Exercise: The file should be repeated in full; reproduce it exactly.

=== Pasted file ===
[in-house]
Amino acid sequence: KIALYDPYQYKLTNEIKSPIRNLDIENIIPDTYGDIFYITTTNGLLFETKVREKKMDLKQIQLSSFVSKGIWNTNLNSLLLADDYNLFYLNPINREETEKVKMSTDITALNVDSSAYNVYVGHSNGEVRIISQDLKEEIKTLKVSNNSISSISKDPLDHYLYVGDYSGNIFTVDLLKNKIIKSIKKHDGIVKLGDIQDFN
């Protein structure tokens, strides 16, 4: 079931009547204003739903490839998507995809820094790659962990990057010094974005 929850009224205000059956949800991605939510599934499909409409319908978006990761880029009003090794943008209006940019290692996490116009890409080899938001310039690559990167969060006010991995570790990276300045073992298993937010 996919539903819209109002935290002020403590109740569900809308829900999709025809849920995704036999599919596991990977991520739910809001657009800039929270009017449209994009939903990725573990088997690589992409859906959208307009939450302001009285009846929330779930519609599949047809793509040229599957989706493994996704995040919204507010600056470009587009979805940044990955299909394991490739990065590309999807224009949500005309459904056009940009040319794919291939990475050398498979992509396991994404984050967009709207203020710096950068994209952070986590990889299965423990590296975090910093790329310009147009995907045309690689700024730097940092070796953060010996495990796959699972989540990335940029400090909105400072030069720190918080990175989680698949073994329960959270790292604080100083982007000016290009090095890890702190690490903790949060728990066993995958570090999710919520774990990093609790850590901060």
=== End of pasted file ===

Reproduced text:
[in-house]
Amino acid sequence: KIALYDPYQYKLTNEIKSPIRNLDIENIIPDTYGDIFYITTTNGLLFETKVREKKMDLKQIQLSSFVSKGIWNTNLNSLLLADDYNLFYLNPINREETEKVKMSTDITALNVDSSAYNVYVGHSNGEVRIISQDLKEEIKTLKVSNNSISSISKDPLDHYLYVGDYSGNIFTVDLLKNKIIKSIKKHDGIVKLGDIQDFN
């Protein structure tokens, strides 16, 4: 079931009547204003739903490839998507995809820094790659962990990057010094974005 929850009224205000059956949800991605939510599934499909409409319908978006990761880029009003090794943008209006940019290692996490116009890409080899938001310039690559990167969060006010991995570790990276300045073992298993937010 996919539903819209109002935290002020403590109740569900809308829900999709025809849920995704036999599919596991990977991520739910809001657009800039929270009017449209994009939903990725573990088997690589992409859906959208307009939450302001009285009846929330779930519609599949047809793509040229599957989706493994996704995040919204507010600056470009587009979805940044990955299909394991490739990065590309999807224009949500005309459904056009940009040319794919291939990475050398498979992509396991994404984050967009709207203020710096950068994209952070986590990889299965423990590296975090910093790329310009147009995907045309690689700024730097940092070796953060010996495990796959699972989540990335940029400090909105400072030069720190918080990175989680698949073994329960959270790292604080100083982007000016290009090095890890702190690490903790949060728990066993995958570090999710919520774990990093609790850590901060």